A #MeToo Moment as Australia’s Music Industry Rises From Down Under

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BRISBANE, Australia —Denis Handlin, Sony Music Australia and New Zealand’s former chairman and CEO, acknowledged earlier this month that the label dealt with sexual misconduct in his more than three decades at the top.

“At any time I was made aware of this sort of behavior, I took action to ensure that it was stopped and didn’t occur again,” Handlin said in a statement read on the investigative podcast series Everybody Knows on Sept. 1. “With issues of sexual misconduct, I always took immediate action, in accordance with the law and best practice in the interests of those involved in such traumatic and disturbing events.”

Those actions, Handlin said, included the removal of “people at all levels and all seniority.”

In June, Handlin abruptly left Sony following 51 years of service, including 37 years leading the Australasia arm. His comments were the latest sign that Australia’s music industry has a problem with sexual misconduct and predatory behavior within its ranks — but for the first time, leading figures are openly addressing the issue.

Australia’s music industry, so distant from the rest of world, is finally facing its #MeToo moment. In recent months, Sony Music and Universal Music have launched investigations into their corporate cultures in the country, and a group of industry members has been assembled to expose the industry’s dark elements in the mainstream media.

Exposés by Australian media outlets detailing allegations of inappropriate behavior by label and other music executives — including discrimination, bullying and harassment — have led to the departures of other key music industry figures. Among them: Scott Maclachlan, Warner Music’s former senior vp A&R at the label’s Australasia office, who is best known for discovering Lorde; Paul McKessar, former CRS Management director and Benee’s former manager; and Tony Glover, a veteran Sony Music executive.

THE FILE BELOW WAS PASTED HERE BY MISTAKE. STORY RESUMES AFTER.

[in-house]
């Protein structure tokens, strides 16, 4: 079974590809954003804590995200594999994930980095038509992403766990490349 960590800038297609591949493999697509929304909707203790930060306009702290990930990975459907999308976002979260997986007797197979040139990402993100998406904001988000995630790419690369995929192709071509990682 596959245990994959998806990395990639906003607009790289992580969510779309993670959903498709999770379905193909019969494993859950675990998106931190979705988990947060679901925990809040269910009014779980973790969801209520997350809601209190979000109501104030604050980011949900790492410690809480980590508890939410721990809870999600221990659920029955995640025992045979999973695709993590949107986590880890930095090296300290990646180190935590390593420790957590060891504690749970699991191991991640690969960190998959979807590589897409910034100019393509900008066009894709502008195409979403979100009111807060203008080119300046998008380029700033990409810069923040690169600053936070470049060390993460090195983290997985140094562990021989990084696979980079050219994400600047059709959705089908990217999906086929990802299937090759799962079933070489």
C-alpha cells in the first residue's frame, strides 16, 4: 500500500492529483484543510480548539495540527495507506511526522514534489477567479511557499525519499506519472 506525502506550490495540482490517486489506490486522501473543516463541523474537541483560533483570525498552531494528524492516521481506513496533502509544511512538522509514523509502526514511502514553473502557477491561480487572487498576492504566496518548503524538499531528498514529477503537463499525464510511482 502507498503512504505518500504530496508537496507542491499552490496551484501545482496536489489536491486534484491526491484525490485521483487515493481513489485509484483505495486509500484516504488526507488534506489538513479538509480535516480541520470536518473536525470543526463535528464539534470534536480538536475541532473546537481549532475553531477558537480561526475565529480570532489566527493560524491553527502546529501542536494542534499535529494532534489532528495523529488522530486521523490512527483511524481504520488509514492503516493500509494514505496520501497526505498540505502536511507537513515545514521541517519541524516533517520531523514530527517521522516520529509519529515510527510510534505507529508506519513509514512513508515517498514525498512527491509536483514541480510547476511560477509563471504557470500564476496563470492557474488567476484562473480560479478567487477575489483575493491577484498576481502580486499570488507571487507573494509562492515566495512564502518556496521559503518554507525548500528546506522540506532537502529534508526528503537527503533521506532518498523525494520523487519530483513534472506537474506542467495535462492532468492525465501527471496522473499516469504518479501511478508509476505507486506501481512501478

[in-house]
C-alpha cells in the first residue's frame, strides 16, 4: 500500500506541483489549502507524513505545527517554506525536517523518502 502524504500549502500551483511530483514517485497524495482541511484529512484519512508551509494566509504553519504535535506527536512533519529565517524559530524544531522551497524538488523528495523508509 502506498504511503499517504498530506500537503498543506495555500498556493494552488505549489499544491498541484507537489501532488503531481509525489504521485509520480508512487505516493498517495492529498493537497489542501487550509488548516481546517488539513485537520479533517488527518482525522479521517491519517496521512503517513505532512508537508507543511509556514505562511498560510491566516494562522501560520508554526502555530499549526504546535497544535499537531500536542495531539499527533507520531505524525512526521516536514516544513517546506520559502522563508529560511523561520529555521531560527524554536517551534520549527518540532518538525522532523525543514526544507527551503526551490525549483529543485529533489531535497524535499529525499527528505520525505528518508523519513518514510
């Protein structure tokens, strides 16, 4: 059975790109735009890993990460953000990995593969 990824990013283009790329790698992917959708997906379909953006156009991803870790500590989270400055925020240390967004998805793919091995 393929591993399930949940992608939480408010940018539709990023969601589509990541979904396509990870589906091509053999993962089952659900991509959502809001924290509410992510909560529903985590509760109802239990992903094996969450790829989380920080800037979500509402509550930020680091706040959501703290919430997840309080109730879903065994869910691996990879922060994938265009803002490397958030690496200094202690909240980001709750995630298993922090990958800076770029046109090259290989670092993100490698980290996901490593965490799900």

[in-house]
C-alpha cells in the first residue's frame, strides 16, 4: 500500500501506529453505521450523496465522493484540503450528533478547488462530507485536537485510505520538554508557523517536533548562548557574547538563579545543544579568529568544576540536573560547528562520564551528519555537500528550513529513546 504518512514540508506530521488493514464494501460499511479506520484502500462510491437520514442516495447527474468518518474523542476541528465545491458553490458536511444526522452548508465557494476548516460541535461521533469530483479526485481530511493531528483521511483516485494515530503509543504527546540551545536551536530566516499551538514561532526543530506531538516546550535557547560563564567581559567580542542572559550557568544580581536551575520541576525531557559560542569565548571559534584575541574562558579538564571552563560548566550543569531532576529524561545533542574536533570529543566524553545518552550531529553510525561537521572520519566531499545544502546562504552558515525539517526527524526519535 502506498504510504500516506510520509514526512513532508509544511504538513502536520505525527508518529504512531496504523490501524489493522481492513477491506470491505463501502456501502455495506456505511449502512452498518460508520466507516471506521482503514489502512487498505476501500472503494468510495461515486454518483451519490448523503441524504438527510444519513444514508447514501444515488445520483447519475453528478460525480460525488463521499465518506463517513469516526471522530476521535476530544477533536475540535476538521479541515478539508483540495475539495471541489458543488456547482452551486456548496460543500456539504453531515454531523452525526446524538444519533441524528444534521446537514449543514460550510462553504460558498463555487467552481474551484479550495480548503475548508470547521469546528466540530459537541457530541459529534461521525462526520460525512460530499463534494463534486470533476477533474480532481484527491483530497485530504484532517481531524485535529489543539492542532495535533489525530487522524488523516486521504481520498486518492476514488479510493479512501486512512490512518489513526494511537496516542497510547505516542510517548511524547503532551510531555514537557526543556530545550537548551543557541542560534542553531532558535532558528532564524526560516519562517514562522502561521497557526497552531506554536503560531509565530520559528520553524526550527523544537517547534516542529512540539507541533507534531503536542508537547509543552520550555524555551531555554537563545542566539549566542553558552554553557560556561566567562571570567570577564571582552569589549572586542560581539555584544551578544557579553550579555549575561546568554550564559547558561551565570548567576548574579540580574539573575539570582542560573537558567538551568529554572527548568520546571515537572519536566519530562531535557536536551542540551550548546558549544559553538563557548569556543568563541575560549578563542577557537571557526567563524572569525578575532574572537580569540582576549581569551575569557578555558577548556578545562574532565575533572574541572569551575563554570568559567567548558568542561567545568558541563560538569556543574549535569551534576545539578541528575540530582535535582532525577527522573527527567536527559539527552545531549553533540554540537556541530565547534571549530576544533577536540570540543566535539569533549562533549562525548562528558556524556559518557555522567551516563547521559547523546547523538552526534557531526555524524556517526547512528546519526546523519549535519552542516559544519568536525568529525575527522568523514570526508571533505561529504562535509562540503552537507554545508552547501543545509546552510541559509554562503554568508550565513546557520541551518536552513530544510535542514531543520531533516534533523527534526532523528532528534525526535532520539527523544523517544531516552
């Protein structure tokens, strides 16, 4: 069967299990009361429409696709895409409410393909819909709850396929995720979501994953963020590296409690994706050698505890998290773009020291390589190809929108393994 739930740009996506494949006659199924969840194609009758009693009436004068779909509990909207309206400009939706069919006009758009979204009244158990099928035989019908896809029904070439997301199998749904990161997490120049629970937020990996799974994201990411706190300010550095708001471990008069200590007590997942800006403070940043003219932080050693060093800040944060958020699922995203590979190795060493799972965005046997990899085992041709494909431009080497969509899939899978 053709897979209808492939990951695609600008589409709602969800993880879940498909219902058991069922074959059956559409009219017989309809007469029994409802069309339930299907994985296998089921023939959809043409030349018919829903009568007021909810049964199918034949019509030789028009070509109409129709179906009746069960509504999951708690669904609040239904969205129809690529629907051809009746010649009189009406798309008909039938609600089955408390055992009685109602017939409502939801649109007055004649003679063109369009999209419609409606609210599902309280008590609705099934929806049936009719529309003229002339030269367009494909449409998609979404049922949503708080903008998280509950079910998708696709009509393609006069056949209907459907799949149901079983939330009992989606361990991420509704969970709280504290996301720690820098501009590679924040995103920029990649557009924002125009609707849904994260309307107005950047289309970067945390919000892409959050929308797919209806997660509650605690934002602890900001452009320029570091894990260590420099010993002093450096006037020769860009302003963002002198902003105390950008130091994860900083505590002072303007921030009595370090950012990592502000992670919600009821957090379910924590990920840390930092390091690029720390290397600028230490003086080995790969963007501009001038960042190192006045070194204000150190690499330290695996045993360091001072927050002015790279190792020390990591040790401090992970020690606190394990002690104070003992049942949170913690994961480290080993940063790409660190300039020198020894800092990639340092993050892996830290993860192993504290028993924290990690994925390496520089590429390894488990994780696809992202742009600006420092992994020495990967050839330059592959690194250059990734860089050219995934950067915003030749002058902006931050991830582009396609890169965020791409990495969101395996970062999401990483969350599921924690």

“I am truly sorry for the pain I caused,” McKessar wrote on Instagram. “There’s no excuse for crossing professional boundaries.” Maclachlan told Stuff: “I do accept the harmful impact of my past behavior and I try every day to repair the damage and prevent it happening again.” Glover said the probe was “a complete surprise,” noting to the Sydney Morning Herald that he “had never been sanctioned before.”

(McKessar and Glover did not respond to Billboard’s requests for comment. Maclachlan said in an email, “Every day I continue to work at improving, learning and making amends.”)

Around the world, the music industry has been slow to expose sexual harassment and violence in and around the workplace, as shown in countries like France, where police and employers have investigated several music producers and at least one music executive over the past year.

In December, French indie label Because Music dismissed Tahar Chender, its head of marketing and promotion for France, for helping create a “sexualized atmosphere” at the company marked by racist, sexist and homophobic comments. (Chender told French publication Mediapart that “if my passionate and excessive character has put people in an uncomfortable situation, I apologize, but we cannot judge 15 years of a career through the filter of 2020.”)

In Australia, #Metoo has been slow to catch on in part because the country’s defamation laws place the onus on the victim or survivor to prove their claim, women’s advocates say — and “gag laws” prevent victims from speaking out, even after a court convicts a perpetrator of a crime. The laws create “an environment of threat, fear, silencing, power imbalance and requirement of resources which makes movements like #metoo difficult to instigate,” says Deena Lynch, a Taiwanese-Australian musician who performs as Jaguar Jonze.

With issues of sexual misconduct, I always took immediate action, in accordance with the law and best practice in the interests of those involved in such traumatic and disturbing events.”

Following Handlin’s departure, Pat Handlin, vp A&R and Denis’ son, and Mark Stebnicki, senior vp strategy, corporate affairs and human resources, also left Sony. The label has not accused them of wrongdoing as part of the investigation.

“It is time for a change in leadership,” Sony Music Entertainment CEO Rob Stringer wrote in a message to staff on June 21. “I will be making further announcements in terms of the new direction of our business in Australia and New Zealand in due course.”